- Atlanta Hawks GM Danny Ferry on indefinite leave of absence: After the news came out that Ferry, a 14-year NBA veteran, said racially insensitive remarks about Luol Deng – referring to the current Miami Heat forward as having “a little African in him” – it became a high-profile, racially-charged incident involving an NBA higher-up, in the post-Donald Sterling era. Magic Johnson has already called for Ferry’s resignation.
- The LeSean McCoy tipping debacle simply won’t die: In what can be considered the most trivial of bad stories, the Eagles star RB has continued to receive criticism for leaving a 20-cent tip for a 66-dollar bill at a PYT restaurant in Philadelphia. It’s turned into a “he-said, she-said” of sorts, between McCoy and the restaurant – owner Tommy Up insists McCoy and his group were excessively rude to the waiter on top of leaving a 0.3% tip. Meanwhile, McCoy spoke up and said he left the tip because of poor, “disrespectful” service. In a story that makes Charlie Sheen literally look like the good guy, it’s ultimately a petty squabble that does neither party any good in the media realm.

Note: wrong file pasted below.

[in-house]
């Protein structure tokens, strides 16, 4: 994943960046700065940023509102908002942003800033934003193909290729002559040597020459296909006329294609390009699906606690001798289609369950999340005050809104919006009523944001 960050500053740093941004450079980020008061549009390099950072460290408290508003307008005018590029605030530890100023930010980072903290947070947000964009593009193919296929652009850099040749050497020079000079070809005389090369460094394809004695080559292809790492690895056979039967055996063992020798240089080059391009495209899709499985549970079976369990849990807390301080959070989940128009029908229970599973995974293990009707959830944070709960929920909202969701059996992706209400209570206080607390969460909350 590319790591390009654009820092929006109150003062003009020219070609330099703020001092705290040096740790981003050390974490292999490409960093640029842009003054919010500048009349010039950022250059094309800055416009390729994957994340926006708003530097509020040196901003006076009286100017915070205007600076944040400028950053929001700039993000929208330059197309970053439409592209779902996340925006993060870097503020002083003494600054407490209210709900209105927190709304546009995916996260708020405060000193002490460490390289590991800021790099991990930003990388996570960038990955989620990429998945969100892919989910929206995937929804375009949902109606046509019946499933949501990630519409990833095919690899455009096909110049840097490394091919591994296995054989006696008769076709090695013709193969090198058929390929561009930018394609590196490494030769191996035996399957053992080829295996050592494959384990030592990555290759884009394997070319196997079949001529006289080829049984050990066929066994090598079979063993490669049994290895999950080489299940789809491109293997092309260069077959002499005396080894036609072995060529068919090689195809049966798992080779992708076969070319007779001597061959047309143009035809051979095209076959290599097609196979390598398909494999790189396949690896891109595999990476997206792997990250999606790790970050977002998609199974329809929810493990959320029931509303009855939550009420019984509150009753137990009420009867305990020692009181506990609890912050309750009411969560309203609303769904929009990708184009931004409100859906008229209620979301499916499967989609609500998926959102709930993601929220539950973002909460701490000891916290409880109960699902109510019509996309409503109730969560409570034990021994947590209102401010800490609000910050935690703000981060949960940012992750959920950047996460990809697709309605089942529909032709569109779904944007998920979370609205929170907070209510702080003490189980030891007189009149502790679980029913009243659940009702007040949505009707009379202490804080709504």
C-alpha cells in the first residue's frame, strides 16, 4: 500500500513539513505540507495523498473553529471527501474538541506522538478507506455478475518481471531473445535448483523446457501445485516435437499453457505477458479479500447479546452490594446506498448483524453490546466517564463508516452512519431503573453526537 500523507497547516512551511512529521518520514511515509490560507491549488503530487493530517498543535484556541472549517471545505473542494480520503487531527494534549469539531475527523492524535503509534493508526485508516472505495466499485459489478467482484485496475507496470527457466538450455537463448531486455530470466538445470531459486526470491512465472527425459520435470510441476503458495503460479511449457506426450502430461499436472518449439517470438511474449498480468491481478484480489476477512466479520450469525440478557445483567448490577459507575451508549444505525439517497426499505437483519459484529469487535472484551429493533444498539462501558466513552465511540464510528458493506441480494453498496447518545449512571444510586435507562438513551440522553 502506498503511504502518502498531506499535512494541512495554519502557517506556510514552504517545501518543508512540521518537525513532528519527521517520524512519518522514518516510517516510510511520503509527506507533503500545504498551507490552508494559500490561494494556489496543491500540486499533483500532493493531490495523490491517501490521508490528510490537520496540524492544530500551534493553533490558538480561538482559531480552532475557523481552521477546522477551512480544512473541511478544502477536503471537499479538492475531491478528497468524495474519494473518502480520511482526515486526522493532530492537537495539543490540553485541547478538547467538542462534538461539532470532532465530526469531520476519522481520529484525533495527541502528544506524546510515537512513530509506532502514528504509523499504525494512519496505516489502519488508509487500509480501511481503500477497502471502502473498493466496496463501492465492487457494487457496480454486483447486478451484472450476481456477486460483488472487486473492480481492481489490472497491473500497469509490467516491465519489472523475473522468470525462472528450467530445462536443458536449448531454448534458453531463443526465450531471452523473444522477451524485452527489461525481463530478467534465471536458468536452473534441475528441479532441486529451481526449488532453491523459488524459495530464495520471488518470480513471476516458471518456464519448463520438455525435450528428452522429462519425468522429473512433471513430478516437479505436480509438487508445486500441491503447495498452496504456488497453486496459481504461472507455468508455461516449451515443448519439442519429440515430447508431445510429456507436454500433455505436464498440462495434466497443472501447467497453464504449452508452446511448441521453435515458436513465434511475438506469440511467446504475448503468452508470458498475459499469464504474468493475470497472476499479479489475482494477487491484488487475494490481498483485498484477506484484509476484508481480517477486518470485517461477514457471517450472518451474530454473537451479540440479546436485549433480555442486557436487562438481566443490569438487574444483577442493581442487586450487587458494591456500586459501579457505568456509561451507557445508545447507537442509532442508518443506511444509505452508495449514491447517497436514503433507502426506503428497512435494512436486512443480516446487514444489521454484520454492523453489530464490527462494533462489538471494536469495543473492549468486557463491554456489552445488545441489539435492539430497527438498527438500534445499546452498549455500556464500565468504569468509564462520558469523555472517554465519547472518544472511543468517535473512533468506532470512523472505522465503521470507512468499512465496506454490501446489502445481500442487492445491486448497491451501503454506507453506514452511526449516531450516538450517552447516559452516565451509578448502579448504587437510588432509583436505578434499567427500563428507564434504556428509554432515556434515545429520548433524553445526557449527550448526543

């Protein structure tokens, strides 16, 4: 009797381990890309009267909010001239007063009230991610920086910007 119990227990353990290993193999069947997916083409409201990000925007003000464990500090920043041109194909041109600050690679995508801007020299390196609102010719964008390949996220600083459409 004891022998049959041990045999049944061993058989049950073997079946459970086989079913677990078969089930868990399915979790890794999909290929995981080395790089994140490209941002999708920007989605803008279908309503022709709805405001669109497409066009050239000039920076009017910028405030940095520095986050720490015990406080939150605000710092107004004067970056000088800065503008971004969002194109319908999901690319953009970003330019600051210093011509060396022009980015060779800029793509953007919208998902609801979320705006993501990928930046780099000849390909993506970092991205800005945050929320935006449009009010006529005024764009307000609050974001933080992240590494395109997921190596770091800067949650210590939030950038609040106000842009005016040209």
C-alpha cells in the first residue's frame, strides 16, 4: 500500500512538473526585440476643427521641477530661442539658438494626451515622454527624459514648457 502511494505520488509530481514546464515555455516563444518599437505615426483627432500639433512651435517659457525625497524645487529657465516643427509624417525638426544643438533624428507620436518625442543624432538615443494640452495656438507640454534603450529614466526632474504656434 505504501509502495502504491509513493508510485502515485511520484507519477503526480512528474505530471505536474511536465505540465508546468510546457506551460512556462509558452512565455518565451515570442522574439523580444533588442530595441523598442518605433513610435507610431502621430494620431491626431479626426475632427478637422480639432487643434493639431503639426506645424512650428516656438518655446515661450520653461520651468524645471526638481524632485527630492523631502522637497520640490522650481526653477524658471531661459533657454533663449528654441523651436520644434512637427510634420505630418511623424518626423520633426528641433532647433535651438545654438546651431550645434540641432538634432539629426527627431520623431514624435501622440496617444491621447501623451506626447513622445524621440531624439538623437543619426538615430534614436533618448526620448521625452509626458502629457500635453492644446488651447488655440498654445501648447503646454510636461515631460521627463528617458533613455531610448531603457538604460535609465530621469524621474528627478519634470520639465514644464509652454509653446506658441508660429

Are you hating the sports world, yet? Because I kind of am.
Luckily, in the midst of all the relative media- and sports-related sludge – much like the comment sections of various big-name websites (who shall remain nameless) – some sports stories, that manage to restore a little faith in humanity, shine through in the darkness.
If you had shunned the NFL world as a result of all the recent transgressions, I wouldn’t blame you if you missed this story.
A former All-American DT from Penn State University, Still was cut in late August from the Cincinnati Bengals practice squad. Not an unusual occasion, as practice squad players get picked up and let go like spare change you find on any given city street.
But he was playing, and staying employed, for more than just himself – his job was helping him pay for treatment, not only with the minimum paycheck of $6,300 a week, but with the health insurance the league provides. Treatment for his four-year-old daughter’s pediatric cancer: a condition that leaves those afflicted with a 50-50 chance – a coin-flip – of survival.